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What is My Right to a Jury Trial in an Oklahoma Criminal Case?

On Behalf of | Aug 23, 2018 | Uncategorized

Your right to be tried by a jury of your peers is enshrined in the Seventh Amendment of the United States Constitution, and, as such, this right is one that has been honored since the founding of our country. While our federal constitution preserves the “right of trial by jury” by all persons facing criminal charges, states have different ways of applying this right when state prosecutors bring felony or misdemeanor charges against individuals. Here, we take a look at what jury rights the state of Oklahoma offers to defendants facing either felony or misdemeanor criminal charges.

Your Right to a Jury Trial in an Oklahoma Felony Case

In Oklahoma, a felony is any criminal charge for which you can be sentenced to over a year in a state prison. All other crimes are considered misdemeanors. You have a right to have a jury of 12 persons in your felony case. Whenever the sentence that can potentially be imposed on the defendant is over six months, then the jury must be unanimous in its verdict of finding the defendant guilty beyond a reasonable doubt in order for the court to convict the defendant. A unanimous verdict of guilt beyond a reasonable doubt by 12 different jurors is clearly a high bar, and thus defendants are strongly encouraged to work with an experienced criminal defense attorney in assessing their options in asking for a jury trial.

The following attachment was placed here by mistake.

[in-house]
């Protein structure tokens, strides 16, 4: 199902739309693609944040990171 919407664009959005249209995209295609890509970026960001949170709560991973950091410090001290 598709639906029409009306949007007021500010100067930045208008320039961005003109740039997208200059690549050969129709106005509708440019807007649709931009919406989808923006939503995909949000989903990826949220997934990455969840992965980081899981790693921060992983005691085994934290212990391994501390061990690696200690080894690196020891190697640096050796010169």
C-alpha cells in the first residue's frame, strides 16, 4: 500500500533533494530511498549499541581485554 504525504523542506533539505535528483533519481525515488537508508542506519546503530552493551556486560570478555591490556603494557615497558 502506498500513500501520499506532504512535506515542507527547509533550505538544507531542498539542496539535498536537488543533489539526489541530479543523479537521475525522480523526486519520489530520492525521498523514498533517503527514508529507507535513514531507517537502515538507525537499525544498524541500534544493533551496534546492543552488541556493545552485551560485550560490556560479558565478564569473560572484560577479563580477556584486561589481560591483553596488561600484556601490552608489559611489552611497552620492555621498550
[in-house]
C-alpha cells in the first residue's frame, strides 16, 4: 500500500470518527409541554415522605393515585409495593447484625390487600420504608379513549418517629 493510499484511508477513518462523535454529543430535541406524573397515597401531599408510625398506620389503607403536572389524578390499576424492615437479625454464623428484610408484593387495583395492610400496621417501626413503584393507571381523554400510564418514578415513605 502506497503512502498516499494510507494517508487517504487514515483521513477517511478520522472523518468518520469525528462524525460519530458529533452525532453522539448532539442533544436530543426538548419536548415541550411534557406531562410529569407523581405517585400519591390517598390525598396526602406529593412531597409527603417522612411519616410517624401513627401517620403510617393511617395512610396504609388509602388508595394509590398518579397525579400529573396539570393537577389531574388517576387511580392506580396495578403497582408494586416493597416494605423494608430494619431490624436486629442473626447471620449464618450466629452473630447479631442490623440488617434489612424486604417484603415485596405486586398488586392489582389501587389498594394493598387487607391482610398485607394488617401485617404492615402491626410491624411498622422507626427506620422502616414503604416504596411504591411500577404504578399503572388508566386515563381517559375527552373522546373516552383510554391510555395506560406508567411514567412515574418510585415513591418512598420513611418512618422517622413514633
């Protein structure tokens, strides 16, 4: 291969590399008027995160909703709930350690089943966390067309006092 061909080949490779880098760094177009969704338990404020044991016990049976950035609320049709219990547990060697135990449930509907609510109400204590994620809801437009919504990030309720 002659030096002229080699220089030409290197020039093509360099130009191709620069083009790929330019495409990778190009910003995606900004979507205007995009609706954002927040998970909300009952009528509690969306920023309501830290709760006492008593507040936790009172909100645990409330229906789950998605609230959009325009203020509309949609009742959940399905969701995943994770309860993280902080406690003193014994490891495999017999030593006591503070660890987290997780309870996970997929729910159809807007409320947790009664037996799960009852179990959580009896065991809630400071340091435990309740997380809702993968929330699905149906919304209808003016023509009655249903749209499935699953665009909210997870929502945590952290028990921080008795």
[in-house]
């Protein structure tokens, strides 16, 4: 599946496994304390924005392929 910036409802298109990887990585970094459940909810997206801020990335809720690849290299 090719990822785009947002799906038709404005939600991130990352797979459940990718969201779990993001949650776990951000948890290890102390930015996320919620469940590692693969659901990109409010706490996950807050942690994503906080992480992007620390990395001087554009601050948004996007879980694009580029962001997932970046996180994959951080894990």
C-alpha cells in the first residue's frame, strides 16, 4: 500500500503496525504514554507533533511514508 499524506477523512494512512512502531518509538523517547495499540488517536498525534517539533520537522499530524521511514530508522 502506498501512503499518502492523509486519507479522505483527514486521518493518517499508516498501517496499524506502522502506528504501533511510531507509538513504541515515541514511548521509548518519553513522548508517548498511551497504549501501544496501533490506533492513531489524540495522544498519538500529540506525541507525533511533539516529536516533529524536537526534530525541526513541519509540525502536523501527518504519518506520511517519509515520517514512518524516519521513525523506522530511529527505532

Your Right to a Jury Trial in an Oklahoma Misdemeanor Case

Oklahoma defendants also have a right to a jury trial in misdemeanor cases, although some misdemeanor crimes may involve different jury requirements than in felony cases. A jury for a misdemeanor case need only have six jurors sitting on it. The same rule regarding unanimity of jurors described above also applies to misdemeanor trials. If the sentence to be potentially imposed is over six months for the misdemeanor trial (meaning it would be over six months but not over a year of imprisonment), then the jury must be unanimous. But if the sentence is six months imprisonment or less, then only three-quarters of the jury have to agree with guilt beyond a reasonable doubt in order for the defendant to be convicted. Again, defendants are encouraged to work with experienced Oklahoma criminal defense counsel to weigh their options for trial when facing misdemeanor or felony charges.

Experienced Criminal Defense

Oklahoma City criminal defense attorney Patrick Quillian is a former Oklahoma district attorney who relies on his years of experience in prosecuting cases to provide the best possible defense for all defendants. If you are facing criminal charges in Oklahoma, contact the office of J. Patrick Quillian, Attorney at Law, today at 405-418-8888 to schedule a free consultation to see what his criminal defense team can do for you.


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